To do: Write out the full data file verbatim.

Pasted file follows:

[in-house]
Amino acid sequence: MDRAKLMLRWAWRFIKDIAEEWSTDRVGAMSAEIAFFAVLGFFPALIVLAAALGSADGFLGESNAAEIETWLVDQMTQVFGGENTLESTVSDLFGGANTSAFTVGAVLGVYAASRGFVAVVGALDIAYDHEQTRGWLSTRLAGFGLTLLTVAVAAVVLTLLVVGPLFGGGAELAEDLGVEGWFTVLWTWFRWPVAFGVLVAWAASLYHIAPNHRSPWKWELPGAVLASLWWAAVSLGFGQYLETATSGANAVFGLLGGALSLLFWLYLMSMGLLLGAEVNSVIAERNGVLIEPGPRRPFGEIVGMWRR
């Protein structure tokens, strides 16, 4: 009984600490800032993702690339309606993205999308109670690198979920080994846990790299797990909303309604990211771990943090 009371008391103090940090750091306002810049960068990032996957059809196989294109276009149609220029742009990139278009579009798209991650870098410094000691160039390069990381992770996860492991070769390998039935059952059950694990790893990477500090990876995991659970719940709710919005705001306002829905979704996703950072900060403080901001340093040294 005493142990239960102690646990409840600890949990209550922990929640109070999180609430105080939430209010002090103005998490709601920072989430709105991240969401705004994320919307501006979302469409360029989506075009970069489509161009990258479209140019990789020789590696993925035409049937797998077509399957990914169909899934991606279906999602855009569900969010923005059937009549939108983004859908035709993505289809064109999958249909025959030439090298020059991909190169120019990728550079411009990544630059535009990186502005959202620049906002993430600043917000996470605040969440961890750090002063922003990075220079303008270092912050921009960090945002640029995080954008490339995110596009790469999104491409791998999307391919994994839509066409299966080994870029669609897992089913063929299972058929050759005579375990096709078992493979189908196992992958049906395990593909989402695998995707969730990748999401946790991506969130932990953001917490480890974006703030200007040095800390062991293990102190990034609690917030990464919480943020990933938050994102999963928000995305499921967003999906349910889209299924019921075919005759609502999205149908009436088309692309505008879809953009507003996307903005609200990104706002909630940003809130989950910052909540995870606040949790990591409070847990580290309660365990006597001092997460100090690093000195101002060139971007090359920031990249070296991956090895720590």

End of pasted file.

[in-house]
Amino acid sequence: MDRAKLMLRWAWRFIKDIAEEWSTDRVGAMSAEIAFFAVLGFFPALIVLAAALGSADGFLGESNAAEIETWLVDQMTQVFGGENTLESTVSDLFGGANTSAFTVGAVLGVYAASRGFVAVVGALDIAYDHEQTRGWLSTRLAGFGLTLLTVAVAAVVLTLLVVGPLFGGGAELAEDLGVEGWFTVLWTWFRWPVAFGVLVAWAASLYHIAPNHRSPWKWELPGAVLASLWWAAVSLGFGQYLETATSGANAVFGLLGGALSLLFWLYLMSMGLLLGAEVNSVIAERNGVLIEPGPRRPFGEIVGMWRR
């Protein structure tokens, strides 16, 4: 009984600490800032993702690339309606993205999308109670690198979920080994846990790299797990909303309604990211771990943090 009371008391103090940090750091306002810049960068990032996957059809196989294109276009149609220029742009990139278009579009798209991650870098410094000691160039390069990381992770996860492991070769390998039935059952059950694990790893990477500090990876995991659970719940709710919005705001306002829905979704996703950072900060403080901001340093040294 005493142990239960102690646990409840600890949990209550922990929640109070999180609430105080939430209010002090103005998490709601920072989430709105991240969401705004994320919307501006979302469409360029989506075009970069489509161009990258479209140019990789020789590696993925035409049937797998077509399957990914169909899934991606279906999602855009569900969010923005059937009549939108983004859908035709993505289809064109999958249909025959030439090298020059991909190169120019990728550079411009990544630059535009990186502005959202620049906002993430600043917000996470605040969440961890750090002063922003990075220079303008270092912050921009960090945002640029995080954008490339995110596009790469999104491409791998999307391919994994839509066409299966080994870029669609897992089913063929299972058929050759005579375990096709078992493979189908196992992958049906395990593909989402695998995707969730990748999401946790991506969130932990953001917490480890974006703030200007040095800390062991293990102190990034609690917030990464919480943020990933938050994102999963928000995305499921967003999906349910889209299924019921075919005759609502999205149908009436088309692309505008879809953009507003996307903005609200990104706002909630940003809130989950910052909540995870606040949790990591409070847990580290309660365990006597001092997460100090690093000195101002060139971007090359920031990249070296991956090895720590």